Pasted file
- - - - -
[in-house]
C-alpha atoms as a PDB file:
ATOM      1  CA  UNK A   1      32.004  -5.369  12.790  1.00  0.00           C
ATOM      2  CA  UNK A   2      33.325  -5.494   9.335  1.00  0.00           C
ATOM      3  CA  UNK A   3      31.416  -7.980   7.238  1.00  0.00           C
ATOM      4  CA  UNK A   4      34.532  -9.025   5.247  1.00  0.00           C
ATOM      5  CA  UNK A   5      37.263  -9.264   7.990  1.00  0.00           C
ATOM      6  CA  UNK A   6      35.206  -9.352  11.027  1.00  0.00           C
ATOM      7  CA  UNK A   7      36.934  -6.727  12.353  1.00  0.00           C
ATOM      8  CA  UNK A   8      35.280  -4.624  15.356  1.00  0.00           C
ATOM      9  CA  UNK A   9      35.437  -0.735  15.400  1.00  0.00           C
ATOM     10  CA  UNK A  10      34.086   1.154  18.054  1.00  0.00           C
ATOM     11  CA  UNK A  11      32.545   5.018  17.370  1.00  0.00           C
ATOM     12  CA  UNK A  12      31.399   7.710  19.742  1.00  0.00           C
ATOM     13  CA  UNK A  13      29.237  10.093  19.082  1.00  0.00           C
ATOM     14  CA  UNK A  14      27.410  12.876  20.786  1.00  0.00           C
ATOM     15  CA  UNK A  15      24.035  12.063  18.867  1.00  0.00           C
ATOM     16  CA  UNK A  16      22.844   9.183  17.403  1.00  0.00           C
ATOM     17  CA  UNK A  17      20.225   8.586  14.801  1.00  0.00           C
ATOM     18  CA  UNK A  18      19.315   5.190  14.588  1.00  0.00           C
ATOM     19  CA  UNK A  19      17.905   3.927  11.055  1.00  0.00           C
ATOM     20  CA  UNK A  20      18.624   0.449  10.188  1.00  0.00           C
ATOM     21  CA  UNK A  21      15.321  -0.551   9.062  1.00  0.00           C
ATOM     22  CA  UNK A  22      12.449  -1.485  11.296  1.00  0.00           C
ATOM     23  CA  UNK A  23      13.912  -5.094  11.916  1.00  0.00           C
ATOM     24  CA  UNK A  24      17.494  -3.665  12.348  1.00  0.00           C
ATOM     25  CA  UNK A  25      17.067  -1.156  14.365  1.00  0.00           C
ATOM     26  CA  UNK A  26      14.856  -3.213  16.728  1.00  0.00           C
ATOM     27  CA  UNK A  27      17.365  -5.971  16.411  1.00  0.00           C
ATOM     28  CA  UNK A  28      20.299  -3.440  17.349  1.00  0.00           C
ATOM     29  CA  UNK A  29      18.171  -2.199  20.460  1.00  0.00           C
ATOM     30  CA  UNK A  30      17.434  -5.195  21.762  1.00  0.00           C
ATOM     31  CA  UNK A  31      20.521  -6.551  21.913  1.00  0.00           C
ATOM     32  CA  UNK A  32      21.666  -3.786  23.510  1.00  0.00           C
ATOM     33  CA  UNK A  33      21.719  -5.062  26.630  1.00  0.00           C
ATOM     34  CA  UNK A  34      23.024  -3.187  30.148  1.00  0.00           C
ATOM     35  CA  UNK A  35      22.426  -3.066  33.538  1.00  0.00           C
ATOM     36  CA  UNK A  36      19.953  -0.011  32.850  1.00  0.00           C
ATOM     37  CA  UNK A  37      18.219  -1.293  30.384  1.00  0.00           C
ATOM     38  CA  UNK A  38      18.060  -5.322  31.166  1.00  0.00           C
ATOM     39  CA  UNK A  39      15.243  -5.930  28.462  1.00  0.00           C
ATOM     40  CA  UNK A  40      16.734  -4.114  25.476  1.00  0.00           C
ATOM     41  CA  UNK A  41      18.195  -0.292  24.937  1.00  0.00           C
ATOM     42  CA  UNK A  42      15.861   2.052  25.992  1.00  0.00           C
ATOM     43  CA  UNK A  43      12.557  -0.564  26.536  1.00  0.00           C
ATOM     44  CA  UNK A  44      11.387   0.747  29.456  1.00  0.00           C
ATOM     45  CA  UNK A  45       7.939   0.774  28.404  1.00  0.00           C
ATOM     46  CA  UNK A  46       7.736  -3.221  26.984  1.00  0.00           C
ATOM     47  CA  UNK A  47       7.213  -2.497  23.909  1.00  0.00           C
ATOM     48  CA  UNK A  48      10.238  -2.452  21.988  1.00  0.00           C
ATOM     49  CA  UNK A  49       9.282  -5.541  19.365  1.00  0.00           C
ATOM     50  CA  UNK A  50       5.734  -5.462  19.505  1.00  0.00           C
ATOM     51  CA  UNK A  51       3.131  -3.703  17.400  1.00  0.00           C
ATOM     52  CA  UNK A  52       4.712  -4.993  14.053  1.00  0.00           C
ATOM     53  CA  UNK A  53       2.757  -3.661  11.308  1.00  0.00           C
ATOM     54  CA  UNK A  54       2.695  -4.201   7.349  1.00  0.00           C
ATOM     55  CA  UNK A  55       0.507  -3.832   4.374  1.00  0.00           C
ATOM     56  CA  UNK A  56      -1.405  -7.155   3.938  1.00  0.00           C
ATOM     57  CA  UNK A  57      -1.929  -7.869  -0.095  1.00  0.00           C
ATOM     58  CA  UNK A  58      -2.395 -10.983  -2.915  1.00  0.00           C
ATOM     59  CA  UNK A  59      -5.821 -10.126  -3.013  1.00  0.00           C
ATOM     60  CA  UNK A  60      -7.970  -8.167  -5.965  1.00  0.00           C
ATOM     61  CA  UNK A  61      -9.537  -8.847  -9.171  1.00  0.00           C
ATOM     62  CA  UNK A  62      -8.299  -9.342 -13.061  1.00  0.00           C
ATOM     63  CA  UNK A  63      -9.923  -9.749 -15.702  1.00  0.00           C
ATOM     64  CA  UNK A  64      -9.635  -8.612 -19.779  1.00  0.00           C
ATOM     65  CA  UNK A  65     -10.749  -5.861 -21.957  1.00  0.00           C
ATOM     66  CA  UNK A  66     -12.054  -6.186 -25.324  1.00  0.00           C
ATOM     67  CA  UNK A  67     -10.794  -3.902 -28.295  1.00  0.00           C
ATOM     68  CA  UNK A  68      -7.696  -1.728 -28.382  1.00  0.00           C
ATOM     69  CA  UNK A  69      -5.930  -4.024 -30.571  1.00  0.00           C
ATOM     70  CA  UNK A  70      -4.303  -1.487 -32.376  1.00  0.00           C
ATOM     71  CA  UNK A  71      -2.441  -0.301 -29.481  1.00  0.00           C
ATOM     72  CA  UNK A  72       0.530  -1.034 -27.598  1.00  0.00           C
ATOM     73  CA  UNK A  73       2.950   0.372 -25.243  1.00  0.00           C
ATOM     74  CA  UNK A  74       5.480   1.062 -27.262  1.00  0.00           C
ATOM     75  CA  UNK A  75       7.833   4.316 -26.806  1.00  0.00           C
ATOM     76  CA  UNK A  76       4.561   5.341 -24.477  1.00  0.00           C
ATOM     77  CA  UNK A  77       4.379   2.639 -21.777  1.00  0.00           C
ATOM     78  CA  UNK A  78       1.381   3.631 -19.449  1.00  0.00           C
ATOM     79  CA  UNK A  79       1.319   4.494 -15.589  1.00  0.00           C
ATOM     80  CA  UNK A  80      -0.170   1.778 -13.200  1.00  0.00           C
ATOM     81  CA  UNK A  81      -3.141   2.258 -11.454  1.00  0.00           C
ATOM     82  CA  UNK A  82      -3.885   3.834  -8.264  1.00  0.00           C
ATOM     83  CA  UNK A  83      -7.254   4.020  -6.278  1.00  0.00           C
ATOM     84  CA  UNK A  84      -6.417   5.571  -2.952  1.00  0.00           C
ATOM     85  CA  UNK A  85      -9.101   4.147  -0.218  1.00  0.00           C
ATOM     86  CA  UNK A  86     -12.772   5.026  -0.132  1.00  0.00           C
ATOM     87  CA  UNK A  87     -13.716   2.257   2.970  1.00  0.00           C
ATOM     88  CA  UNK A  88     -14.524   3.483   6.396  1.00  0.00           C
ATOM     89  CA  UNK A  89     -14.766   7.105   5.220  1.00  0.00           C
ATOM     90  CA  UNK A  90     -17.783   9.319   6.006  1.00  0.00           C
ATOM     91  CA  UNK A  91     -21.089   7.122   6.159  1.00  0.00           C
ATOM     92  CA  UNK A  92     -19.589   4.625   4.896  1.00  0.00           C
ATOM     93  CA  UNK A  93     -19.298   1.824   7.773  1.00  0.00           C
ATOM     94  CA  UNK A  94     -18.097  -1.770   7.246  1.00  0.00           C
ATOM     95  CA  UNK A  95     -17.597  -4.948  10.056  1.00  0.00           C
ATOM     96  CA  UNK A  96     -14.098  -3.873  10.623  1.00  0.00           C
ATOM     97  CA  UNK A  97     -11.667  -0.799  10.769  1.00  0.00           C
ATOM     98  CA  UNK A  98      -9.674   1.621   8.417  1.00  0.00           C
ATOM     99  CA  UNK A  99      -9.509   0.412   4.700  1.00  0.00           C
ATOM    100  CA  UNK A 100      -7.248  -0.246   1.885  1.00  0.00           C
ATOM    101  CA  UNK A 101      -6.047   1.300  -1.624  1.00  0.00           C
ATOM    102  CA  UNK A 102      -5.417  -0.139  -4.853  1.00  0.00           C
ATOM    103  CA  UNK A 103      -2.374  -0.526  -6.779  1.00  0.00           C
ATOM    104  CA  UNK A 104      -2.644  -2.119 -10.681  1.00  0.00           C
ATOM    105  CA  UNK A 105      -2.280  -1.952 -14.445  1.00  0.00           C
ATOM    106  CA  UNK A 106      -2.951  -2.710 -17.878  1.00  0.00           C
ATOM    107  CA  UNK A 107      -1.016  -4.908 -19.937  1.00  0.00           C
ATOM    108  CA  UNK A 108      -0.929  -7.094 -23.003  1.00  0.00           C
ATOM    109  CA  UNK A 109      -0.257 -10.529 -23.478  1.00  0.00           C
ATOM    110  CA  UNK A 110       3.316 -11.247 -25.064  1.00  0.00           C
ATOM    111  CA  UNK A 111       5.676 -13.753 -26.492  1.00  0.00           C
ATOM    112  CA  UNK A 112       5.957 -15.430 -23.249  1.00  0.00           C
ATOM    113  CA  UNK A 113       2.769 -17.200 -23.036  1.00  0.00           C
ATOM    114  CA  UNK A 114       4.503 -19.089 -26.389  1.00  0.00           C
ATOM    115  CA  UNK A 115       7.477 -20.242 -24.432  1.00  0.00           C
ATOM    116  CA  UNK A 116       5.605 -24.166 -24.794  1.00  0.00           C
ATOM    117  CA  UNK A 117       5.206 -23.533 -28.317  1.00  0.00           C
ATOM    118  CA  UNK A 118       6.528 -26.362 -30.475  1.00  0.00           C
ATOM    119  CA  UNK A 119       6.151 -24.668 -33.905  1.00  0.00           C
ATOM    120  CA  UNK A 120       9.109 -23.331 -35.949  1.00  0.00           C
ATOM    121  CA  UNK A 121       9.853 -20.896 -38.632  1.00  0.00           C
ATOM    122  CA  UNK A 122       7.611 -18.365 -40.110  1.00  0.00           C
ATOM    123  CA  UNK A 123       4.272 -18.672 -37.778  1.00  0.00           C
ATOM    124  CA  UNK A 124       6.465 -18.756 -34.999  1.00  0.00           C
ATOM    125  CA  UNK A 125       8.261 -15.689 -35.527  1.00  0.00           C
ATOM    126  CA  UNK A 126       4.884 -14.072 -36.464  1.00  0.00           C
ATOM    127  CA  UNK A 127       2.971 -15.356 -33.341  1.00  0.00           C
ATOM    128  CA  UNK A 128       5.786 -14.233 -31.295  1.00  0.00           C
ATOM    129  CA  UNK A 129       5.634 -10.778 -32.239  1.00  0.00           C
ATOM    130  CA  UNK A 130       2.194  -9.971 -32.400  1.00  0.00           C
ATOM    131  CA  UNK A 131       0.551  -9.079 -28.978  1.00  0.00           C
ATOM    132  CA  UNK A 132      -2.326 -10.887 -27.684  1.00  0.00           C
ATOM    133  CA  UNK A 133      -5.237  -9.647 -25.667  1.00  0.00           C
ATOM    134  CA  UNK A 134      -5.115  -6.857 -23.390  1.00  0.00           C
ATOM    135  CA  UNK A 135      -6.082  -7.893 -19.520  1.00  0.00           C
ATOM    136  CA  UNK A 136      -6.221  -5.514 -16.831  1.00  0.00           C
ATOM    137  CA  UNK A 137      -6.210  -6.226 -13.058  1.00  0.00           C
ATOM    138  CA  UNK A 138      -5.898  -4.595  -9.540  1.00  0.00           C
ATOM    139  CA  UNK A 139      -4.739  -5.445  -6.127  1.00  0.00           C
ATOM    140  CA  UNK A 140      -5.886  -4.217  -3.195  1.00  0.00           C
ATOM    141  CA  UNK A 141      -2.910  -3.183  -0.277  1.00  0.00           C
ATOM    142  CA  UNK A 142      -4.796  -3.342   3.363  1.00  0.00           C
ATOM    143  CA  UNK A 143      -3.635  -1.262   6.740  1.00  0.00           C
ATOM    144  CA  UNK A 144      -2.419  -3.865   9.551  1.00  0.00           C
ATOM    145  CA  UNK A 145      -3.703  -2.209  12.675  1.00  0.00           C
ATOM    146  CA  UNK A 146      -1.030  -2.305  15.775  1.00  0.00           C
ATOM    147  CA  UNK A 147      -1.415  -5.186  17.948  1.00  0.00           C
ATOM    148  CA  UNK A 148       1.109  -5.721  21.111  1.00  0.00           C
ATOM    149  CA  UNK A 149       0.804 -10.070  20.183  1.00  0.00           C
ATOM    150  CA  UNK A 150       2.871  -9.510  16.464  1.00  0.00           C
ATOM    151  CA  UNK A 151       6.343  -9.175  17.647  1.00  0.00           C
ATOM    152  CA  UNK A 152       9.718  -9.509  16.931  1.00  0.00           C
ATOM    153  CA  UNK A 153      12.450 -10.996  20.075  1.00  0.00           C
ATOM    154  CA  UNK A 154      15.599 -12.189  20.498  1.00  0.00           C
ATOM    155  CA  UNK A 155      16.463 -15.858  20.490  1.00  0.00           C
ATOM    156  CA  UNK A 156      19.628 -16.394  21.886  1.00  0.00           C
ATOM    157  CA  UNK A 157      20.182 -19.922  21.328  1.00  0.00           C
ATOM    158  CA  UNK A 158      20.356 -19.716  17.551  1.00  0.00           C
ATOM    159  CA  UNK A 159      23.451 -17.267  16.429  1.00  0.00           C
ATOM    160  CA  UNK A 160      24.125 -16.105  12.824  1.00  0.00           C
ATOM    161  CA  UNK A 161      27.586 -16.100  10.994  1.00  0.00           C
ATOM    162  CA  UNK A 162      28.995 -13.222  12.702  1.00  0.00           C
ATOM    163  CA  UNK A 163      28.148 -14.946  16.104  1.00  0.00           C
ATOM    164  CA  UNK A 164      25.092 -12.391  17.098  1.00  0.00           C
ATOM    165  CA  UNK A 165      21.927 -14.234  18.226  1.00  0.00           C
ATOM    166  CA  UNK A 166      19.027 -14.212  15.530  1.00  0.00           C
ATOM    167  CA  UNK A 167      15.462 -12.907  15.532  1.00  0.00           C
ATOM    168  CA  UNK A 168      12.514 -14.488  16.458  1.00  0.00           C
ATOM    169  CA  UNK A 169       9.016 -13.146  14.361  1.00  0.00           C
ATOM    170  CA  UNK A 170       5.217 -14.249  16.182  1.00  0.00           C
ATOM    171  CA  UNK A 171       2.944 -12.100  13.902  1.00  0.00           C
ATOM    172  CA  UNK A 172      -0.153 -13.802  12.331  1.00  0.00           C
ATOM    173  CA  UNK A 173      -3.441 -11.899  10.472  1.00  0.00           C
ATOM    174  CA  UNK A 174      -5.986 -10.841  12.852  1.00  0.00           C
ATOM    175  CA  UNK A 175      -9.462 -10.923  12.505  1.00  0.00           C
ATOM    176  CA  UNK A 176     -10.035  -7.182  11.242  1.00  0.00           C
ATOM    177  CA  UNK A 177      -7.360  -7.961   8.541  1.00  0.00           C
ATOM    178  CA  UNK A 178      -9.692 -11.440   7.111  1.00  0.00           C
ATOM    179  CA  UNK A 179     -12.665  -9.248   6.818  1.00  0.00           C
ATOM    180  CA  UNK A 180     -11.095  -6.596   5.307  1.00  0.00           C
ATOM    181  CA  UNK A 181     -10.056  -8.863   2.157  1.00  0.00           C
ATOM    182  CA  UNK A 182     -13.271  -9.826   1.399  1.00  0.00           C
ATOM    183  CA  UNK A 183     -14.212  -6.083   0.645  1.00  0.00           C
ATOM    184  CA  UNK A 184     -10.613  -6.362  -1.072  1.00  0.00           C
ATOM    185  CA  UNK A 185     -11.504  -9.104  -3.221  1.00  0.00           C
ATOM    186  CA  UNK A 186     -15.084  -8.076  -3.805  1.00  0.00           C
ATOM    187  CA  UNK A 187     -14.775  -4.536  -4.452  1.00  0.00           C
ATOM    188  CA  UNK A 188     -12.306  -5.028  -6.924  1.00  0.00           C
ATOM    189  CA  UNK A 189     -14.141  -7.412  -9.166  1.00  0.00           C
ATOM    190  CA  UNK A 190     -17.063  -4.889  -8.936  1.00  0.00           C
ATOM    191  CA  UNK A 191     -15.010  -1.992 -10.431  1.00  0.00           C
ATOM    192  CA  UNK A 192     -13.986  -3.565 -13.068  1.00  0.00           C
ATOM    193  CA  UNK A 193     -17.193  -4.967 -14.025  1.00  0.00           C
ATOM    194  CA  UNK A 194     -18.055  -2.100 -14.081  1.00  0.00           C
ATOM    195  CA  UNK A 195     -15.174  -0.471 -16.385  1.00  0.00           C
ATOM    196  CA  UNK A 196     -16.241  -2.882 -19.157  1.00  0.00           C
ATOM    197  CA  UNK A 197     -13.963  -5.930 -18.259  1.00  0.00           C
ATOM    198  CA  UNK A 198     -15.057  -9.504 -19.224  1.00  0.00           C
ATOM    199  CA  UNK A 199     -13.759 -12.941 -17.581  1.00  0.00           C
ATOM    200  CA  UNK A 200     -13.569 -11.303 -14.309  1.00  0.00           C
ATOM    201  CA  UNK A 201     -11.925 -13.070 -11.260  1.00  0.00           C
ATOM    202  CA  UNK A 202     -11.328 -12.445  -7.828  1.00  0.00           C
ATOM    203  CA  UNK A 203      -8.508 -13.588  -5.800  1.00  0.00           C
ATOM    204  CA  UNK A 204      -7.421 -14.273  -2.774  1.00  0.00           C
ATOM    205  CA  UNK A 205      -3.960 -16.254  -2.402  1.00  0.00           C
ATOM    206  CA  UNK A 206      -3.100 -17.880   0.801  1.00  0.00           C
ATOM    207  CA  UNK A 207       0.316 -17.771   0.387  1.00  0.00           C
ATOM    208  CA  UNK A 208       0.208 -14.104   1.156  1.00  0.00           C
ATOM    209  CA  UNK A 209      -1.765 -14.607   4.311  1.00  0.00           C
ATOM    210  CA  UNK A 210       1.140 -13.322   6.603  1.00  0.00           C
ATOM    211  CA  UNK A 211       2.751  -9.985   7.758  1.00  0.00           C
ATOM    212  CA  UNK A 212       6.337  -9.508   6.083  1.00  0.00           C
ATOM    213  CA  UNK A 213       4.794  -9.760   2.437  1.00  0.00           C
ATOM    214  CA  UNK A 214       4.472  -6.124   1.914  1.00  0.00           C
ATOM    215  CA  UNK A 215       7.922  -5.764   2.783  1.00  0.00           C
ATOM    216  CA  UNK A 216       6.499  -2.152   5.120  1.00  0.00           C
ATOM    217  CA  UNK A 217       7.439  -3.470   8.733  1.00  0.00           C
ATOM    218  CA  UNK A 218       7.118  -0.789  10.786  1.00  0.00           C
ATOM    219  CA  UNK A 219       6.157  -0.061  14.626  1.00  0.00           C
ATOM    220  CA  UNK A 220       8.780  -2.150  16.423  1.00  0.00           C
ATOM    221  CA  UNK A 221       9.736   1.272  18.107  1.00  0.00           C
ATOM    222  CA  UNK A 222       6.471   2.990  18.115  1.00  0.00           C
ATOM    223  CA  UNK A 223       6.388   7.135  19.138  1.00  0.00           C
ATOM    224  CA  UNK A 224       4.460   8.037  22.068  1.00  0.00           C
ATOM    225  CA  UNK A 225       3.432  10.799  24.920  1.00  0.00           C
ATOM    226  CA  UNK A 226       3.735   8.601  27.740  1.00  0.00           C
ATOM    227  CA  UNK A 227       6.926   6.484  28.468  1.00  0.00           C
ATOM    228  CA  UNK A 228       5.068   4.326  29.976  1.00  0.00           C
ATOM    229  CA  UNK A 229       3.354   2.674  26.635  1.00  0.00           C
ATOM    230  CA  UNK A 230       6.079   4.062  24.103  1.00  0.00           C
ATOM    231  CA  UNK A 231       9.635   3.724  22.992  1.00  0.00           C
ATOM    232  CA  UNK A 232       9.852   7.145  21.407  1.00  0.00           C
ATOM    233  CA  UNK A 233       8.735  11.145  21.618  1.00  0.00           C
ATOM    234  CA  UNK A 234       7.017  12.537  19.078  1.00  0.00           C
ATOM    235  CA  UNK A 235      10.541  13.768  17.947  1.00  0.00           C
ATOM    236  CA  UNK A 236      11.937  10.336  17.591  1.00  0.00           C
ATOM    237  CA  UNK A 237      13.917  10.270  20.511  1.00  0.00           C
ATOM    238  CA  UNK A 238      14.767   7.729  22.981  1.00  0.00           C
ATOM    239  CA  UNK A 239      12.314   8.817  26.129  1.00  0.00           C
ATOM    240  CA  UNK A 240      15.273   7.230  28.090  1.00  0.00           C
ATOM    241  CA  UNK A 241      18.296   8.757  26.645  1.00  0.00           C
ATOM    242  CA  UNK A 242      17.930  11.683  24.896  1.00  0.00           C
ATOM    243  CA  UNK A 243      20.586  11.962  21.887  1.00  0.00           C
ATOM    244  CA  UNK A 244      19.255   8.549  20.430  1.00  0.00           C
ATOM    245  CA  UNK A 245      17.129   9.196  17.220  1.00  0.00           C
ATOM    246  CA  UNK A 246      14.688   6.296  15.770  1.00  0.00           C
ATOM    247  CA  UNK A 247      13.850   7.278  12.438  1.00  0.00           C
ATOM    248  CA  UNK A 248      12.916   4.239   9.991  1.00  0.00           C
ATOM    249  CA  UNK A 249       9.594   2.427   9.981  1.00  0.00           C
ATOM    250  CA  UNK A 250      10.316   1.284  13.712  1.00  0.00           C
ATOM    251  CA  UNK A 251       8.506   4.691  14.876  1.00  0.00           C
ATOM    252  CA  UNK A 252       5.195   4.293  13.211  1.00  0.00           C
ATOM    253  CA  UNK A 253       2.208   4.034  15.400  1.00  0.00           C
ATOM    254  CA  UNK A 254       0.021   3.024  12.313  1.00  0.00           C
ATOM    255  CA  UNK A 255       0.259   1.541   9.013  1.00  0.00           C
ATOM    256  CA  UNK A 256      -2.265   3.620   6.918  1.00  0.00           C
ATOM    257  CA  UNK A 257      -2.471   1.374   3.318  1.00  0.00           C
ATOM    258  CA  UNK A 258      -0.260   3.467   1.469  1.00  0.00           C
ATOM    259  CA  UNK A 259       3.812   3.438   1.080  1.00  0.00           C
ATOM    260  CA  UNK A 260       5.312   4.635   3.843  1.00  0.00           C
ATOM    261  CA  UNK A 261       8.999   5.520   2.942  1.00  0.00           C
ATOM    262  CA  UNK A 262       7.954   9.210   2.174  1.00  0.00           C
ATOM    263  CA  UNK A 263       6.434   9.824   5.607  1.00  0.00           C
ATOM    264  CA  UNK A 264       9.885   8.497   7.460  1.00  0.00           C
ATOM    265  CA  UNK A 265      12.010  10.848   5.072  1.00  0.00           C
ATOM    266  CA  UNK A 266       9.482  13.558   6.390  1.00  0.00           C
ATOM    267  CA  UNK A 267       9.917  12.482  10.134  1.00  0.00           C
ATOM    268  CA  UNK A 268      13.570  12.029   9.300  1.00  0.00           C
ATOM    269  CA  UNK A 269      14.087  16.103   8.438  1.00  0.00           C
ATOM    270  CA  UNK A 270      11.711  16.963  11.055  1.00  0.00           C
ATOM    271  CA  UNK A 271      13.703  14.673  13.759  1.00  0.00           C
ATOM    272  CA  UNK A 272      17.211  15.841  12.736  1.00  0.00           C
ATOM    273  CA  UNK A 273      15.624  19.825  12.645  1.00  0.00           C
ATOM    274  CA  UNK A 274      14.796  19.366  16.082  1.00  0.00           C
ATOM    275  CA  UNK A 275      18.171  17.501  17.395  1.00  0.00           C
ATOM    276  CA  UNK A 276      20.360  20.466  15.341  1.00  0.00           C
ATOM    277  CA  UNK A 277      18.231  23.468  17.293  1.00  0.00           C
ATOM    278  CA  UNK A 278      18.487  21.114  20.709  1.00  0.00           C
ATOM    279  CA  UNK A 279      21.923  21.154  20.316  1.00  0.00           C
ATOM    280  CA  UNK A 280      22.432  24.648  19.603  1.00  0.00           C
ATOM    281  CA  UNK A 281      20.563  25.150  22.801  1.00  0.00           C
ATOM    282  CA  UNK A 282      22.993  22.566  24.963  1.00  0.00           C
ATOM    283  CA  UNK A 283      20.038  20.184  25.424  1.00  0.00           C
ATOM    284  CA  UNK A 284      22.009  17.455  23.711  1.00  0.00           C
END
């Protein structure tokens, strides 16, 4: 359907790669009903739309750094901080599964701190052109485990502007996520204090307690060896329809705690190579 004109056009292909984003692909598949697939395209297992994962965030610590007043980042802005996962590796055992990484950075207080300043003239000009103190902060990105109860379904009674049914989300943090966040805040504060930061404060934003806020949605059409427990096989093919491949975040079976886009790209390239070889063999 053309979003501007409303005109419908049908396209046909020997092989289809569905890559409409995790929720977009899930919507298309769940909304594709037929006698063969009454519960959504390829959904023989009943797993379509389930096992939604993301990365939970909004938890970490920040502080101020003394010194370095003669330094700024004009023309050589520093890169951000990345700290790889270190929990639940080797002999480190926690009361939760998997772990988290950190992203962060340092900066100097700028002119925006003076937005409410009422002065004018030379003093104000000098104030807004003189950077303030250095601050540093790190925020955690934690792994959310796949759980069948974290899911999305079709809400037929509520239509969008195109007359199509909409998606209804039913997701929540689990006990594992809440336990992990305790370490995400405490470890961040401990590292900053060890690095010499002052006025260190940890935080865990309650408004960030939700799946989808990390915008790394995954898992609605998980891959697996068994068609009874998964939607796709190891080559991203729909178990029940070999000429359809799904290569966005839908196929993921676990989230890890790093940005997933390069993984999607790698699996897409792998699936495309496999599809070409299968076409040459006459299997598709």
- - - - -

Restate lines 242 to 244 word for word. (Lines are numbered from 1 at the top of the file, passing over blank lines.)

ATOM    240  CA  UNK A 240      15.273   7.230  28.090  1.00  0.00           C
ATOM    241  CA  UNK A 241      18.296   8.757  26.645  1.00  0.00           C
ATOM    242  CA  UNK A 242      17.930  11.683  24.896  1.00  0.00           C